Freelancers, however, may have years of sewing experience. They may have clothing or home decor lines that they sell online or in some retail outlets. In addition, they may sell their products at juried arts and craft fairs. 

Unfortunately, they might not be as experienced as you need. Try to find people who have taken the class before and ask some questions before paying any money. 

6. Decide Whether You Will Sew by Hand or With a Sewing Machine

You’ll complete most sewing projects faster if you learn to sew on a machine. However, you don’t necessarily need an expensive one. 

Full-size, basic sewing machines usually come with:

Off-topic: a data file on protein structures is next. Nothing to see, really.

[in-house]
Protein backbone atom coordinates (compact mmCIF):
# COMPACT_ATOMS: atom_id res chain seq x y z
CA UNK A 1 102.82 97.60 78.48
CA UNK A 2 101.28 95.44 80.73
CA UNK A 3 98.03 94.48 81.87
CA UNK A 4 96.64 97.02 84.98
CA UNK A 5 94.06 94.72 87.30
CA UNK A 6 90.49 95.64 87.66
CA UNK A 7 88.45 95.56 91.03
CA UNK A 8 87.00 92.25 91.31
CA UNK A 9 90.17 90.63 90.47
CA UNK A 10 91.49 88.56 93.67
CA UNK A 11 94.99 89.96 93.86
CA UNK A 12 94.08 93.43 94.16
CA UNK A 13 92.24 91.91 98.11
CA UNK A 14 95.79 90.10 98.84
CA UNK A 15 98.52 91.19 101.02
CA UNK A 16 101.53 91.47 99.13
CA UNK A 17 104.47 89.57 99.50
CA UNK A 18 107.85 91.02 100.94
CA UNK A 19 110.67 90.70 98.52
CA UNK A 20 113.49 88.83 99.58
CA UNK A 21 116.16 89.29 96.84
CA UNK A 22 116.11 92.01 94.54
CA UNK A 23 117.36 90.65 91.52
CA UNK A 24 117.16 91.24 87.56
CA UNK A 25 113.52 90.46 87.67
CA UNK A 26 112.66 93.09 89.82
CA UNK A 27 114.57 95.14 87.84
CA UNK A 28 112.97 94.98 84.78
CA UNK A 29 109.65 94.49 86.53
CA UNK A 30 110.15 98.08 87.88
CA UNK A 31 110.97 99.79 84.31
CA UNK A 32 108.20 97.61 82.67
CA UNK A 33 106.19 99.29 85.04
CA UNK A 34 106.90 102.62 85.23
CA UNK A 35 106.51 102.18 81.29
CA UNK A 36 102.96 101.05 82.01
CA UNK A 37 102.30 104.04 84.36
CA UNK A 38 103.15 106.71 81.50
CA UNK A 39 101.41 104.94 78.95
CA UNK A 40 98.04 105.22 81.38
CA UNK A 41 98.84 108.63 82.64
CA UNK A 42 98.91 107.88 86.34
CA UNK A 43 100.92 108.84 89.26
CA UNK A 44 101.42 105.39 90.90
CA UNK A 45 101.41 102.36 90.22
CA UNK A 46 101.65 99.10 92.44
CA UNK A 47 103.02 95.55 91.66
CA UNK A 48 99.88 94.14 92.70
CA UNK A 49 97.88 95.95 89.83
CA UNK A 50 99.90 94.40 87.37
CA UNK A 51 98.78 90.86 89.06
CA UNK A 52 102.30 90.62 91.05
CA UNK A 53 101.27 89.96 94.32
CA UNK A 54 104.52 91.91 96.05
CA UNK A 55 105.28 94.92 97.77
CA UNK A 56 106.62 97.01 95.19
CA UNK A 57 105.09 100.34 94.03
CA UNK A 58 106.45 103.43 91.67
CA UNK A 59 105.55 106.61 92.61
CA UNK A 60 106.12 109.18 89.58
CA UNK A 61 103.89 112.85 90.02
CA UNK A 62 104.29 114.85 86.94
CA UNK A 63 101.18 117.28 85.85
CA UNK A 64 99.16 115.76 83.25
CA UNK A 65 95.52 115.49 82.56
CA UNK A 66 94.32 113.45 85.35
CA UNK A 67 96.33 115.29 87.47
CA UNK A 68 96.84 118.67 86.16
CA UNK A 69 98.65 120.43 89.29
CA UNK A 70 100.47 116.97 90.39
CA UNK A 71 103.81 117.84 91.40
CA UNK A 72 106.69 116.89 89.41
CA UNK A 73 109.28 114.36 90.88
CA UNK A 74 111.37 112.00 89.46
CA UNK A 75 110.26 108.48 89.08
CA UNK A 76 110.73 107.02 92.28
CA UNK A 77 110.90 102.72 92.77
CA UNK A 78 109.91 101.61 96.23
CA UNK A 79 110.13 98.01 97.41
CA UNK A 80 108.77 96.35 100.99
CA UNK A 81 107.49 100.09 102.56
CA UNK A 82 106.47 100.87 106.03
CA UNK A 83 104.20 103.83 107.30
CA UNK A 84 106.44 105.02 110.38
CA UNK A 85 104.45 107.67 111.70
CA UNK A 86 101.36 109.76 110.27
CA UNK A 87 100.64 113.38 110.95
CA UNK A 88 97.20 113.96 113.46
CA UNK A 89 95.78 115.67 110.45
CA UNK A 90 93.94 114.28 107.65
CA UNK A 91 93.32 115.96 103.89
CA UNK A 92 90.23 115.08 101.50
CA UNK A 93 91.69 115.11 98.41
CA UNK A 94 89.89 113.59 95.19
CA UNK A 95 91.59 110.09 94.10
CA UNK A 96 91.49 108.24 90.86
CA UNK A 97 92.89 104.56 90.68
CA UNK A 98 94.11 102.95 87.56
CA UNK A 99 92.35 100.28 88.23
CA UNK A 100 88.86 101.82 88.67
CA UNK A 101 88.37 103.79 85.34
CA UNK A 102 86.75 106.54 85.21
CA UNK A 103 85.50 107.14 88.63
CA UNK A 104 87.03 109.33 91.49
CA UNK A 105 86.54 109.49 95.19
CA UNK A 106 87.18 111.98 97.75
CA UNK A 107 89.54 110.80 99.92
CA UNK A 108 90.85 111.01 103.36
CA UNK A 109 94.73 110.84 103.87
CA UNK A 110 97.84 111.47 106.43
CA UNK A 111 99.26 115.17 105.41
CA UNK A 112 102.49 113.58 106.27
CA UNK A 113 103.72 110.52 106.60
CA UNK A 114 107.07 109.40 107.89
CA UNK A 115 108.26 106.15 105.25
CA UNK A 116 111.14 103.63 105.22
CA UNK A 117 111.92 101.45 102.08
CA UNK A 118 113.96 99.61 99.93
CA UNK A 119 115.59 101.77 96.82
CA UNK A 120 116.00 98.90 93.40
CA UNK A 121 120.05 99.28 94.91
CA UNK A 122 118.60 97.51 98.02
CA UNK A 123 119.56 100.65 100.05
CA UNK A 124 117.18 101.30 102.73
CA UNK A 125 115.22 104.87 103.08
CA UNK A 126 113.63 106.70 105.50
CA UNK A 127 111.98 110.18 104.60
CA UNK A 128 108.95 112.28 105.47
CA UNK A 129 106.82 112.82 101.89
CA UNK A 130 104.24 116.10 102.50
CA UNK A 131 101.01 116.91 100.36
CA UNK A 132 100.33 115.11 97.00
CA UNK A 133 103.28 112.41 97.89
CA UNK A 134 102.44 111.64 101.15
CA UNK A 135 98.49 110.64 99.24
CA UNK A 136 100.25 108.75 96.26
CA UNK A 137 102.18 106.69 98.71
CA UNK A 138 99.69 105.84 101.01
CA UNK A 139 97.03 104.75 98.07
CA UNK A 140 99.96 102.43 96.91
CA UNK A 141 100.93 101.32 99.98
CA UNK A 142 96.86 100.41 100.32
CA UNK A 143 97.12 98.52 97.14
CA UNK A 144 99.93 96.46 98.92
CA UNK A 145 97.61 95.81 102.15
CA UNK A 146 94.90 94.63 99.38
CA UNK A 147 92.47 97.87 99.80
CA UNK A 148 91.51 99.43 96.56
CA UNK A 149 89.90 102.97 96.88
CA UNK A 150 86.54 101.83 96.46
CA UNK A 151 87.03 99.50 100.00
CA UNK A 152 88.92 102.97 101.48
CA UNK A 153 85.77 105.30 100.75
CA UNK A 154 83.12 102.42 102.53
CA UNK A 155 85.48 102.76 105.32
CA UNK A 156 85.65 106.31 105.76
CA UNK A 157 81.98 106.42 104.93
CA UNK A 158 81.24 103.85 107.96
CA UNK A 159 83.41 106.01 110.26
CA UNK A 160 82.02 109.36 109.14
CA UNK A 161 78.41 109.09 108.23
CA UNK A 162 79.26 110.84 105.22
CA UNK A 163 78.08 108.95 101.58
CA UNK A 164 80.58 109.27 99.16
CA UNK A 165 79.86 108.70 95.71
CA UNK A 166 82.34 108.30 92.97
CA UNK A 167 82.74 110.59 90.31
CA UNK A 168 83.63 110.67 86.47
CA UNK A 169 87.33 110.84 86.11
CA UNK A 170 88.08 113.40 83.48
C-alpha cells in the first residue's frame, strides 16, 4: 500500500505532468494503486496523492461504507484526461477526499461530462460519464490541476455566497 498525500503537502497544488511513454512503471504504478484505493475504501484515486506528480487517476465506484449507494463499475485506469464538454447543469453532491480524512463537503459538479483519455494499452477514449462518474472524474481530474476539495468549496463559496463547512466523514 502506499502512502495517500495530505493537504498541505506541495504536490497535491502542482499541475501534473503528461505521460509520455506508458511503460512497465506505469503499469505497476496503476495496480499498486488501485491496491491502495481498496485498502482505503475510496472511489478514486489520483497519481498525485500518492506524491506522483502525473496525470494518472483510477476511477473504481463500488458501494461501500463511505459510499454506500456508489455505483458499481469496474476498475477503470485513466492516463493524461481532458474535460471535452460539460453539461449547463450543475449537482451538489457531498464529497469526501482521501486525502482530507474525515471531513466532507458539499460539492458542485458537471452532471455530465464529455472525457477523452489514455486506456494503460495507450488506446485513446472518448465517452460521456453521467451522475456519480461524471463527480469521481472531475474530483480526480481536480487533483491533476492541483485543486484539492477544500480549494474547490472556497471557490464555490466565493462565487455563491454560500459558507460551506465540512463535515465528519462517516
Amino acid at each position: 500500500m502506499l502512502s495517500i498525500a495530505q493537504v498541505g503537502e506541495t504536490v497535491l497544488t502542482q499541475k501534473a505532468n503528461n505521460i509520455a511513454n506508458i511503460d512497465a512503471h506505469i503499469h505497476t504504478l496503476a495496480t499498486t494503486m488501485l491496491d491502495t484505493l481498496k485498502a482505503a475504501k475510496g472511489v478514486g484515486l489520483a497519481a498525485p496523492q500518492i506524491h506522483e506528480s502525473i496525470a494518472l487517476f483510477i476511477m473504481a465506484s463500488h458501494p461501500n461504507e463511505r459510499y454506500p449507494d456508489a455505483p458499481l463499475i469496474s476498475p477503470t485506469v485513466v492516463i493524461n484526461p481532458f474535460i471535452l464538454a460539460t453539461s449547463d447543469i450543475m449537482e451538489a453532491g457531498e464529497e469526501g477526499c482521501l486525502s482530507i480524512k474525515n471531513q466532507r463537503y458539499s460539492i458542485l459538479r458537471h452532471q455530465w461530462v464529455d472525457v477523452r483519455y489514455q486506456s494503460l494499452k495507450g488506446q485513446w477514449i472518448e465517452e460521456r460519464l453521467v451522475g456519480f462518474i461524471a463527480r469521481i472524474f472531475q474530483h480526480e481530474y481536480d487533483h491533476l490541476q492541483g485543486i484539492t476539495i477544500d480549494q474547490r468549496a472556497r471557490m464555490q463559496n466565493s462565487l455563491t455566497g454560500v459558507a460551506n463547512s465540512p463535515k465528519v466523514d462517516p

• Stretch stitches for knits. 
  • A small assortment of practical and decorative zigzag stitches.
  • The ability to automatically make basic buttonholes of various lengths.

You don’t need a serger sewing machine right away, either. But, on the other hand, maybe you won’t need one at all. 

Again, if you just want to fix a few holes here and there, it’s likely not worth spending money on a machine.

When to Invest in a Top-of-the-Line Sewing Machine

If you’re an artist who embroiders designs on clothes, tote bags, or other projects you plan to sell, a sewing machine is an excellent investment. 

Look for one that embroiders designs from files created on your computer. These are automated and will work at the touch of a button. All you need to do is load the design and colors.  

Hand Sewing vs. Machine Sewing